Of the shorter pieces, I particularly enjoyed the reflective, Schumannesque Albumblatt, Op.2, the sentiment-laden Melodie (the first of the Skizzen, Vier kleine Stücke, Op.10) and, most of all, Con moto (the second of Trois Moments Musicaux, Op.7), in which episodes of urgent plaintiveness are offset by beautiful, serene, hymn-like reassurances.

Ian Hobson’s many recordings include all of Beethoven’s Piano Sonatas and Chopin’s complete piano works. He also conducted Moszkowski’s orchestral music on the fine CD I reviewed in the December 2020/January 2021 edition of The WholeNote. In Hobson’s very capable hands, future Moszkowski CDs promise many more hours of enjoyable discoveries.

06 Ravel Saint SaensRavel & Saint-Saëns – Piano Trios
Sitkovetsky Trio
Bis BIS-2219 SACD (bis.se)

The subtle colours and evanescent textures of Ravel’s piano music are often compared to those of his older contemporary Debussy, but, in fact, Ravel got there first. Like in Jeux d’eau from 1902, his Piano Trio in A Minor (1914) which features rippling liquid arpeggiated figurations derived from Liszt, is imbued with a singular new delicacy. The four wistful movements of the trio seek to convey an increasingly wide range of vivid sensations, aural and visual to create what is, in effect, a miniature tone poem. 

In one of their best recordings, the Sitkovetsky Trio interpret this piece with idiosyncratic brilliance. The variety of touch and the extraordinary control of dynamics that violinist Alexander Sitkovetsky, cellist Isang Enders and pianist Wu Qian bring to this performance balance limpid tonal clarity and questing energy.  

The other work on this scintillating album is Camille Saint-Saëns’ Piano Trio No.2 in E Minor Op.92. A child prodigy with Mozartian potential, the composer remarked that he lived in music “like a fish in water.” That is eminently clear from this Piano Trio, which, like his concertos, is pleasant on the ear but murder on the fingers. Like their Ravel, the Sitkovetsky Trio’s Saint-Saëns sounds startlingly fresh. Qian’s enthusiastic pianism displays great technical assurance and a sense of tremendous forward momentum. Sitkovetsky’s and Enders’ playing is sinewy and dramatic. Together the trio also give this work a spirited reading.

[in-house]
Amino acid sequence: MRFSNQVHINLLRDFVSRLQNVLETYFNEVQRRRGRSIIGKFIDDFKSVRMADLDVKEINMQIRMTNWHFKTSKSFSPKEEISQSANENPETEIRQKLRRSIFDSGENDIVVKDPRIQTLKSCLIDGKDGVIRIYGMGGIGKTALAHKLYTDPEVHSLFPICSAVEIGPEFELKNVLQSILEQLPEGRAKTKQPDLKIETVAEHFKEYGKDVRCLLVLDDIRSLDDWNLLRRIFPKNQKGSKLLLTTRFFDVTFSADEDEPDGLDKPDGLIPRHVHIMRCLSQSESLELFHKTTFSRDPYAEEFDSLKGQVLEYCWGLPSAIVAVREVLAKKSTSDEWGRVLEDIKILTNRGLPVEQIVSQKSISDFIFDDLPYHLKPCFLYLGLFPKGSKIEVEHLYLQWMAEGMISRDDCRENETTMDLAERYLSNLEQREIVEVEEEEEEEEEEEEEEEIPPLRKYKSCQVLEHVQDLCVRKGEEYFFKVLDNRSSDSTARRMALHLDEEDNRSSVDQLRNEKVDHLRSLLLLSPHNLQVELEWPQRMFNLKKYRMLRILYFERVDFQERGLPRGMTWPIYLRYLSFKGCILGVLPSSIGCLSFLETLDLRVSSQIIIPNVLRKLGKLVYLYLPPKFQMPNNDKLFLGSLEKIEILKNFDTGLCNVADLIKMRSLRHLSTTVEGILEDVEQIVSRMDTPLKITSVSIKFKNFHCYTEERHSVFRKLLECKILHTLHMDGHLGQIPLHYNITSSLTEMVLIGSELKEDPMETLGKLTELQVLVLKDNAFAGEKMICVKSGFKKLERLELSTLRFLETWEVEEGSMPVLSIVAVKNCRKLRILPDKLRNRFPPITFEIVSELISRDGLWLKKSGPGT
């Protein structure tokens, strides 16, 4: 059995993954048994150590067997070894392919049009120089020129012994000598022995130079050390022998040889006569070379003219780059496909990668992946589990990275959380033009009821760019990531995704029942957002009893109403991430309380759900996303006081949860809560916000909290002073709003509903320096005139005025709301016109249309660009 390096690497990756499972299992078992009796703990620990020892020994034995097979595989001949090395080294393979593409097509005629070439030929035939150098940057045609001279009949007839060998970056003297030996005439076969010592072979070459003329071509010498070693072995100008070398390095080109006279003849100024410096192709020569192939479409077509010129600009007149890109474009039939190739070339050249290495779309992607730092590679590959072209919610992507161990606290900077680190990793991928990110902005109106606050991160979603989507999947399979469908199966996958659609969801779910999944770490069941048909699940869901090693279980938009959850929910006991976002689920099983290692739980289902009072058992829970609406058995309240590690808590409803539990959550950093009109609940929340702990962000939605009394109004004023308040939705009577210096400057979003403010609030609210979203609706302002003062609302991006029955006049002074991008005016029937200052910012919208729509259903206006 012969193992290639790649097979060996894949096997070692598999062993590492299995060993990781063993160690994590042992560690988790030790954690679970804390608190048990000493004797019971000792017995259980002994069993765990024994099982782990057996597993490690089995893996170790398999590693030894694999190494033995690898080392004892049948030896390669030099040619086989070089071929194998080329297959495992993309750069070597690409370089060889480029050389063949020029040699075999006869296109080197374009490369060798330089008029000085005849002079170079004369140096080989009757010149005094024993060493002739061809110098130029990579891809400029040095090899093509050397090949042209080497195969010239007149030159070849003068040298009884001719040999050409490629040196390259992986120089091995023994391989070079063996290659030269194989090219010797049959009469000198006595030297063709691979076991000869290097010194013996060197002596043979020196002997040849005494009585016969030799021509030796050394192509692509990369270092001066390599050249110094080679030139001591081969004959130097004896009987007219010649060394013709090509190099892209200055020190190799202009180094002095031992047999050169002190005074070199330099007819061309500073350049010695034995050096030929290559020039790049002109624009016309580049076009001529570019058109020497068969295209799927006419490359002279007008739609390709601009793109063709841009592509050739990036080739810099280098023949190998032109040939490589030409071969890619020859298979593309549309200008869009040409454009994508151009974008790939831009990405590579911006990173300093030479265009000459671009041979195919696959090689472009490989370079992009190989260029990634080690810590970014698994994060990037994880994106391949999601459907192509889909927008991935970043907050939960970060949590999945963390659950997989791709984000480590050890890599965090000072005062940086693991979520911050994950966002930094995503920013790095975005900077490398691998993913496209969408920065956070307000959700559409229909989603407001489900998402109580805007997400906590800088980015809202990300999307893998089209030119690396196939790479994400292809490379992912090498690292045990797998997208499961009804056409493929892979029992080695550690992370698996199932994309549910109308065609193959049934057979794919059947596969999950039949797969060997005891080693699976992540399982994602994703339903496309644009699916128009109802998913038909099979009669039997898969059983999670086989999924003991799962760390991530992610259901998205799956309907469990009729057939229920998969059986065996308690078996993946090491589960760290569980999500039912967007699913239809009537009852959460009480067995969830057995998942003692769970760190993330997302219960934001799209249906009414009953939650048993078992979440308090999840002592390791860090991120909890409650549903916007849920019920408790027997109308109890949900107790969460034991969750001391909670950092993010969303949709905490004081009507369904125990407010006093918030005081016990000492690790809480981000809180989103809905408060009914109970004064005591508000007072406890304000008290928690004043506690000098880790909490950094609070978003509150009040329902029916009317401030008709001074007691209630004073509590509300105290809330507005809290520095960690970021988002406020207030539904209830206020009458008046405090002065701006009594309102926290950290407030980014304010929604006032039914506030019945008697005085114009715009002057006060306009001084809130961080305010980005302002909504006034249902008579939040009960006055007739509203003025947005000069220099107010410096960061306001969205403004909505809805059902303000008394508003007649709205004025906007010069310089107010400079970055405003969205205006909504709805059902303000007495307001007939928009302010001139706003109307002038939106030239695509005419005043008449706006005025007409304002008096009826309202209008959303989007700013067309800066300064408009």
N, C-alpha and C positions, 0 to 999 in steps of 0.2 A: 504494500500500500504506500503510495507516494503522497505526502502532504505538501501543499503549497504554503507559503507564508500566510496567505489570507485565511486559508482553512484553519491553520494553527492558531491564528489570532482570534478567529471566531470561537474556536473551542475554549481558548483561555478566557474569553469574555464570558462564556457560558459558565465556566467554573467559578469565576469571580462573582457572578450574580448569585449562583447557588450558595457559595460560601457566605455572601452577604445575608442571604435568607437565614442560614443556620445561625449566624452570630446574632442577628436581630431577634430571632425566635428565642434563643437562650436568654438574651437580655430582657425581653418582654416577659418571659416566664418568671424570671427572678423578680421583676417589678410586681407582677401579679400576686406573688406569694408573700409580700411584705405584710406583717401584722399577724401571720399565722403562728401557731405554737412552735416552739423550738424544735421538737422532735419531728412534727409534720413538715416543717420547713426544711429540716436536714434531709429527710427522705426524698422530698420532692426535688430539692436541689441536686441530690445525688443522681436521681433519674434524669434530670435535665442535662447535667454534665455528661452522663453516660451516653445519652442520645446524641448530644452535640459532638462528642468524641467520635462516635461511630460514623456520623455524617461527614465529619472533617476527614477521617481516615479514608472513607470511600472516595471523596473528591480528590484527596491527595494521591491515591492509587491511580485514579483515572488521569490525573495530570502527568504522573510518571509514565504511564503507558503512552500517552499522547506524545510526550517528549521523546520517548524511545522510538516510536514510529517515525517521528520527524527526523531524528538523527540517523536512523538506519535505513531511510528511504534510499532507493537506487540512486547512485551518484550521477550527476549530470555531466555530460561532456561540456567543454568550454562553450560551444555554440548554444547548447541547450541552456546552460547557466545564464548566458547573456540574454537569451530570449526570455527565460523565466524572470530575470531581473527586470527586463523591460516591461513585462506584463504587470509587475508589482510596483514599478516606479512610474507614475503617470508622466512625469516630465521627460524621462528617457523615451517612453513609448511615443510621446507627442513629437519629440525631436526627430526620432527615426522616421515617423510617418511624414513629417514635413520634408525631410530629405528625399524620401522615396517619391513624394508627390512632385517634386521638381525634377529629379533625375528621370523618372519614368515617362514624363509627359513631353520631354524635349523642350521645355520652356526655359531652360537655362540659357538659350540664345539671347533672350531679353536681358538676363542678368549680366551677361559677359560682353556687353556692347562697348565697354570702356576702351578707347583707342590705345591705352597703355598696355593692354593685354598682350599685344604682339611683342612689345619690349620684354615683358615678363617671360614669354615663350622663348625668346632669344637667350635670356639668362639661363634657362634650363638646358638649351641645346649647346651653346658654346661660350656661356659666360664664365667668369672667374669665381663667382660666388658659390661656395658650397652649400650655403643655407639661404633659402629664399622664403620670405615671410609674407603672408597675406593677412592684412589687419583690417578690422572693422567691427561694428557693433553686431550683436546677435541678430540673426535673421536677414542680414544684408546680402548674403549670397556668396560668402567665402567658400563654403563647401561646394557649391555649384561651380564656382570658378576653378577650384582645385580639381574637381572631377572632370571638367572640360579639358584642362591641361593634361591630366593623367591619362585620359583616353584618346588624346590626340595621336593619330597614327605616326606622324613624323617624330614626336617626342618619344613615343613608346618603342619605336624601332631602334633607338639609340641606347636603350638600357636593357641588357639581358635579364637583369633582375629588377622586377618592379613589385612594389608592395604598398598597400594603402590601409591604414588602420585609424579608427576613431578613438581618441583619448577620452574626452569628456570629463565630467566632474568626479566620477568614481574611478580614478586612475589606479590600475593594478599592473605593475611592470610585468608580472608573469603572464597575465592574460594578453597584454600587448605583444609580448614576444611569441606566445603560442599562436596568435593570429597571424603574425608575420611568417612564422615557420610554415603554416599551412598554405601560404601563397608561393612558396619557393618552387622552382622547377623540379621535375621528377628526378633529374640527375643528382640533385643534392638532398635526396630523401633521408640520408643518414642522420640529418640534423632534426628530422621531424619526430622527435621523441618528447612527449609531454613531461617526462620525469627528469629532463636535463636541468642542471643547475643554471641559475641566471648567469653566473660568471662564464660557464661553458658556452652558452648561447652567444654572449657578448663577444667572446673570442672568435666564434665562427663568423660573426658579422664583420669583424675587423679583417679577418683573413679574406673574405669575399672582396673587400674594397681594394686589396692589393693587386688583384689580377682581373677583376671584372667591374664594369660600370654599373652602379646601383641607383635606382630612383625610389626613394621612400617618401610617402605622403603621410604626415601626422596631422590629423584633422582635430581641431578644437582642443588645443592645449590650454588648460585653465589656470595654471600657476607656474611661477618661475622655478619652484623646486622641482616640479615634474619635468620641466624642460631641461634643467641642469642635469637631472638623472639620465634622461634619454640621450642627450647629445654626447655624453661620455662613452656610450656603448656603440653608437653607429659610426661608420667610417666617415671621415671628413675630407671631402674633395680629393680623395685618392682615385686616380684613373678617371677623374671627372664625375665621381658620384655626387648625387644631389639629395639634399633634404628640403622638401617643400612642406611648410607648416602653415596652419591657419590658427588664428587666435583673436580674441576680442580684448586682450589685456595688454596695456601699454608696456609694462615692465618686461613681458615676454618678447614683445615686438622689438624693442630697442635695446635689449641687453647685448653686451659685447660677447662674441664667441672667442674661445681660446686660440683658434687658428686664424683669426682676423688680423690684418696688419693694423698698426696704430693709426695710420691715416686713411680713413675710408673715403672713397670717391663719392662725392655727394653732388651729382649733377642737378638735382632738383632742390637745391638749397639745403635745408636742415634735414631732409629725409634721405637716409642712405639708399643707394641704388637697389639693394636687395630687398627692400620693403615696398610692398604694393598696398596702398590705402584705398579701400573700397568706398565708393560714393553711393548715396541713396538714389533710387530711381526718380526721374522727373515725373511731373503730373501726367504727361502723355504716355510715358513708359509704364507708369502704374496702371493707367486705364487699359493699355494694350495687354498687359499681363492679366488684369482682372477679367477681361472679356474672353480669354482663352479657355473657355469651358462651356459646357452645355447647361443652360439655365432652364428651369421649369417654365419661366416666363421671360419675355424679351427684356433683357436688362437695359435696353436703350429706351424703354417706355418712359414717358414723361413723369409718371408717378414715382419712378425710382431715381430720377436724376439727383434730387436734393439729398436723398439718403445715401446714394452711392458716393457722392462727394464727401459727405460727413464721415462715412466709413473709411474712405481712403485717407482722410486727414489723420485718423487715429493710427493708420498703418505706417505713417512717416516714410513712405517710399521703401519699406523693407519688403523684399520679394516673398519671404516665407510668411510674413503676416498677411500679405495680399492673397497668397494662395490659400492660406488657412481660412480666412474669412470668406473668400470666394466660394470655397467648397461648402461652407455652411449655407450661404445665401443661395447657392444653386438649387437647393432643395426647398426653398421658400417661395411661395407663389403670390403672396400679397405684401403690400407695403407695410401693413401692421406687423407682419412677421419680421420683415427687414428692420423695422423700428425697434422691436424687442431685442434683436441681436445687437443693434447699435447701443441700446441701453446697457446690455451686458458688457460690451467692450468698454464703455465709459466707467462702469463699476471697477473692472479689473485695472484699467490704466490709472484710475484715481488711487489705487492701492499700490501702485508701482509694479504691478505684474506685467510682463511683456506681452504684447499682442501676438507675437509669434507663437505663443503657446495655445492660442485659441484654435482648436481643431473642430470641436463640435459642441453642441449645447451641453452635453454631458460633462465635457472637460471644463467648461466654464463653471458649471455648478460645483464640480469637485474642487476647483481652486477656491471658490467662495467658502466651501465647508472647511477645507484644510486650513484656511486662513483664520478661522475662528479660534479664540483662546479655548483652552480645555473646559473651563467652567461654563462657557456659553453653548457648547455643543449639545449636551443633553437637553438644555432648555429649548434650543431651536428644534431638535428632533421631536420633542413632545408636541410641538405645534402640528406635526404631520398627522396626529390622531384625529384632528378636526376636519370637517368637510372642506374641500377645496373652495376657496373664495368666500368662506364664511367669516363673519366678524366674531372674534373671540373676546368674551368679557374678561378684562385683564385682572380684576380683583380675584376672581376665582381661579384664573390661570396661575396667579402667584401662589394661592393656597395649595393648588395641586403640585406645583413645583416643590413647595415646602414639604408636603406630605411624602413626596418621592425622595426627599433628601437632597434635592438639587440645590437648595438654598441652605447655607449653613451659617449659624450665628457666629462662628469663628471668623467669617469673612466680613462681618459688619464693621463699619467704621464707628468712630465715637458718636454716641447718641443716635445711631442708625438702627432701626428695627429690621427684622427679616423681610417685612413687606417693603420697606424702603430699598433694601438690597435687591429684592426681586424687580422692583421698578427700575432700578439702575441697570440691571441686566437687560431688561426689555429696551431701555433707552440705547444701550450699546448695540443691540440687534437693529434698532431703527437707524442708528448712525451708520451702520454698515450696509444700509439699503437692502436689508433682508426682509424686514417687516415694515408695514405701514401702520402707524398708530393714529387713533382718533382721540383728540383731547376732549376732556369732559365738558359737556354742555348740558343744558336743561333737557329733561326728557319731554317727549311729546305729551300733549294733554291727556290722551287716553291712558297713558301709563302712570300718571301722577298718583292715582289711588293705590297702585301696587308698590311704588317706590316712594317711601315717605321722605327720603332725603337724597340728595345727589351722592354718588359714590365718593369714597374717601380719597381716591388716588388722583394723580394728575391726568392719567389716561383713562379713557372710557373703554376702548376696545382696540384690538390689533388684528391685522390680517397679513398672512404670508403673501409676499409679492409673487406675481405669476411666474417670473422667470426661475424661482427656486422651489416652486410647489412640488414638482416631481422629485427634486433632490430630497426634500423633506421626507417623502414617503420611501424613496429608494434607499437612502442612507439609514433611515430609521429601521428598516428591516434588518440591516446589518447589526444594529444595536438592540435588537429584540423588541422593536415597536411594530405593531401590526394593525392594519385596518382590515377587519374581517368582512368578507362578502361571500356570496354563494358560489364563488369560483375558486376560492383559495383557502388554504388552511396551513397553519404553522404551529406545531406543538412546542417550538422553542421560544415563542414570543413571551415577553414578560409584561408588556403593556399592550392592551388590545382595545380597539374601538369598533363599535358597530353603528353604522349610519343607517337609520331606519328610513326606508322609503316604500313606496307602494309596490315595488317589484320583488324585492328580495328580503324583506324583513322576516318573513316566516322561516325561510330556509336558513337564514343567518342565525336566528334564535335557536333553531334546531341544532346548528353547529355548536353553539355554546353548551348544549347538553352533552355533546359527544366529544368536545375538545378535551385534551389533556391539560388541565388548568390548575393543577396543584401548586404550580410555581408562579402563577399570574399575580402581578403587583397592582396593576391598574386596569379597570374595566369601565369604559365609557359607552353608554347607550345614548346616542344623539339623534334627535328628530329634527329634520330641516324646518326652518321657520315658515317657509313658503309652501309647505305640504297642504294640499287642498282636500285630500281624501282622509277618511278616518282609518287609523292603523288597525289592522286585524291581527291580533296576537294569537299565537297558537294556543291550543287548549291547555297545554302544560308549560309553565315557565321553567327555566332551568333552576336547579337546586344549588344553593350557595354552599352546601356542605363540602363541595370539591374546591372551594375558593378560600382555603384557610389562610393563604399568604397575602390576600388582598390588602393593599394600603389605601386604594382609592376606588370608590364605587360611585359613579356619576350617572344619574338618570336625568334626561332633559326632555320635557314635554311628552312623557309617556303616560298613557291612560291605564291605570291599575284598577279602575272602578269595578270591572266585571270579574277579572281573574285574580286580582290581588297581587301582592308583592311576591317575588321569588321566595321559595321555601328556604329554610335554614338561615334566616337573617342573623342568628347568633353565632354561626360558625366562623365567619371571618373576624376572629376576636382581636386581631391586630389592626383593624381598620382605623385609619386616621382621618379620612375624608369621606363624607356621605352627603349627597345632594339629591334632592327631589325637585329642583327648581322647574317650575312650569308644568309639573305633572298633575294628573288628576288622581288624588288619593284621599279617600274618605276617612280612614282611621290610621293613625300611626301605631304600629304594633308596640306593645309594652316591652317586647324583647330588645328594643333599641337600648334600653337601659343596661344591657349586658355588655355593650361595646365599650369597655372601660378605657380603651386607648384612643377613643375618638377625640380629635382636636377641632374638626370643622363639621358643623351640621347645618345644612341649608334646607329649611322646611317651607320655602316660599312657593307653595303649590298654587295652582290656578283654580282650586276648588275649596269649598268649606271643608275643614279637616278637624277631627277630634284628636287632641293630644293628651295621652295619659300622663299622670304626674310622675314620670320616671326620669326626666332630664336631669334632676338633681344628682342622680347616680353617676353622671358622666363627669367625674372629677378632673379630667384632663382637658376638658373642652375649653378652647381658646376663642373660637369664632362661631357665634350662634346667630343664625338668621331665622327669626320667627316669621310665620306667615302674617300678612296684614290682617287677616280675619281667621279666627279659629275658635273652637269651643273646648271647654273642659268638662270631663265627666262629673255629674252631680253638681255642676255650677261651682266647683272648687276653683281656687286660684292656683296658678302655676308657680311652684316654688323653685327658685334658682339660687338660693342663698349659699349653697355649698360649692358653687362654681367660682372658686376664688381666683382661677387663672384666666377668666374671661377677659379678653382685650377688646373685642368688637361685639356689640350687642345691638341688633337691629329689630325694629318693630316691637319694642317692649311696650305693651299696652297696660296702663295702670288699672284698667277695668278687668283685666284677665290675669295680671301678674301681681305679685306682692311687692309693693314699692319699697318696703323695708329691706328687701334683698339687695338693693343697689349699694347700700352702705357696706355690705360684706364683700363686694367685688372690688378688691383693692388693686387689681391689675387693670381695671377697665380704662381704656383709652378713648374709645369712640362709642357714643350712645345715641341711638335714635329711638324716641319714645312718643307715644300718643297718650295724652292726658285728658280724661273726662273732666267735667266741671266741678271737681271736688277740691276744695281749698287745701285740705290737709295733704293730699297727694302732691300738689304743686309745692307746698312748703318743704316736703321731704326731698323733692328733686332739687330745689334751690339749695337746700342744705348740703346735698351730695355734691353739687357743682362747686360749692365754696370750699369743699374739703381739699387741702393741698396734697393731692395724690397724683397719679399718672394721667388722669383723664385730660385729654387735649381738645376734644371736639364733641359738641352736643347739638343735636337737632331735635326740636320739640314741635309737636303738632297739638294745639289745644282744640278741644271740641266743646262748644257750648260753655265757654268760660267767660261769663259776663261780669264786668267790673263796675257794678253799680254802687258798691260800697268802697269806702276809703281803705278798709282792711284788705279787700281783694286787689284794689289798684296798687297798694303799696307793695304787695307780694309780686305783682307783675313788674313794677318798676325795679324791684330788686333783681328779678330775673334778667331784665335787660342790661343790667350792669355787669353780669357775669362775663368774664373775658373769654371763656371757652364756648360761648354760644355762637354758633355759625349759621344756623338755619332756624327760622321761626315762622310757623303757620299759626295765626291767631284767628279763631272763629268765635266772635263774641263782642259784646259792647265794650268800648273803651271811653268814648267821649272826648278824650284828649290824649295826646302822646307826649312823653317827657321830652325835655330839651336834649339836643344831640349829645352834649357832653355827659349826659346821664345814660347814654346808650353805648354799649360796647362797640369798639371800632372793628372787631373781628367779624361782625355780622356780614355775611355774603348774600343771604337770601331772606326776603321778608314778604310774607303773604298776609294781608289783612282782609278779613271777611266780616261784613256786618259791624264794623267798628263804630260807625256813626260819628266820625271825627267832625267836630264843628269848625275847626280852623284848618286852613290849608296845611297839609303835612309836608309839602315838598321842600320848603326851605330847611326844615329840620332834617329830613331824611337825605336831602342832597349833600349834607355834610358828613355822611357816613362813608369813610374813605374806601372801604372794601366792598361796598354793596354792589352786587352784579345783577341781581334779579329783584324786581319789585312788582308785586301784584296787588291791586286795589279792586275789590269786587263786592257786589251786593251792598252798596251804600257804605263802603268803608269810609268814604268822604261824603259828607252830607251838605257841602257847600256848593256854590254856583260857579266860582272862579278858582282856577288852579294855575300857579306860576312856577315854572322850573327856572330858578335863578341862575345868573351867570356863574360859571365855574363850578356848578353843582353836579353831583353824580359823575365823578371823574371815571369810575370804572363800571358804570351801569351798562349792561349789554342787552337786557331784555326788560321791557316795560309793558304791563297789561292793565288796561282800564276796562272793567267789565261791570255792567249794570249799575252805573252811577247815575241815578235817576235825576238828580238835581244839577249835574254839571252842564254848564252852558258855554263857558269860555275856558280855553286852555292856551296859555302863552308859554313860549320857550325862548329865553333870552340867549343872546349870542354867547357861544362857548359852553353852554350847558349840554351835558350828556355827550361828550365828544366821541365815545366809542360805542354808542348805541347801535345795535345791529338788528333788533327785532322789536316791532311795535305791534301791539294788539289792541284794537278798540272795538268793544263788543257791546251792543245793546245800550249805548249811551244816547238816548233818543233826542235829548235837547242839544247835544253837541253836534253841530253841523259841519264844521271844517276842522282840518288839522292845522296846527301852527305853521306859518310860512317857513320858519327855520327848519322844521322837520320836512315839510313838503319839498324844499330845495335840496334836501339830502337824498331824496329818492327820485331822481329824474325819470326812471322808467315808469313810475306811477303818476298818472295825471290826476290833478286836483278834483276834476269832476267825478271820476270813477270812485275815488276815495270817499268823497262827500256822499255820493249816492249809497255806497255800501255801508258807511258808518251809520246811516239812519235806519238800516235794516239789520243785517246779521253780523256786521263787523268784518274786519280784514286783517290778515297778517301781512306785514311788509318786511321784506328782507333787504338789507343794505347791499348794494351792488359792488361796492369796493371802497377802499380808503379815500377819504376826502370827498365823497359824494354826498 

08 Sibelius LuonnotarSibelius – Luonnotar; Tapiola; Spring Song
Lise Davidsen; Bergen Philharmonic Orchestra; Edward Gardner
Chandos CHSA 5217 (naxosdirect.com/search/chsa5217)

Jean Sibelius – together with Grieg and Dvořák – was largely responsible for the late-19th-century upsurge of musical nationalism. Sibelius’ greatest achievements were to reassert the Finnish ethos as something distinct from both Russia and Sweden – something that made him a cultural figurehead in Finland. This could be attributed to his splendid compositional technique, and a special skill that enabled him to unite the heroic imagery of the Finnish epic Kalevela and the sounds that characterized Scandinavia with the influences of the greater European tradition. 

Though Sibelius’ output is dominated by his seven symphonies, by the time he had written the first of these he had already honed his craft with a series of orchestral pieces on national themes written during the 1890s. This album includes two of these: Rakastava (The Lover) Op.14 and the tone poem Vårsång (Spring Song) Op.16. It also includes two other tone poems, Luonnotar Op, 70 and, arguably Sibelius’ greatest tone poem – Tapiola Op.112, Finlandia notwithstanding. 

The Bergen Philharmonic and Edward Gardner’s account of these works has a truly magisterial authority; Gardner’s control of the imagery of the works – in fine gradations of mood and colour – is utterly convincing. Lise Davidsen’s luminous soprano is heard on Luonnotar and the album’s longest work Pelléas och Mélisande – incidental music for Maurice Maeterlinck’s play. Orchestra and soprano have rarely sounded so beautiful and profoundly absorbed as in these stellar works. An album to die for.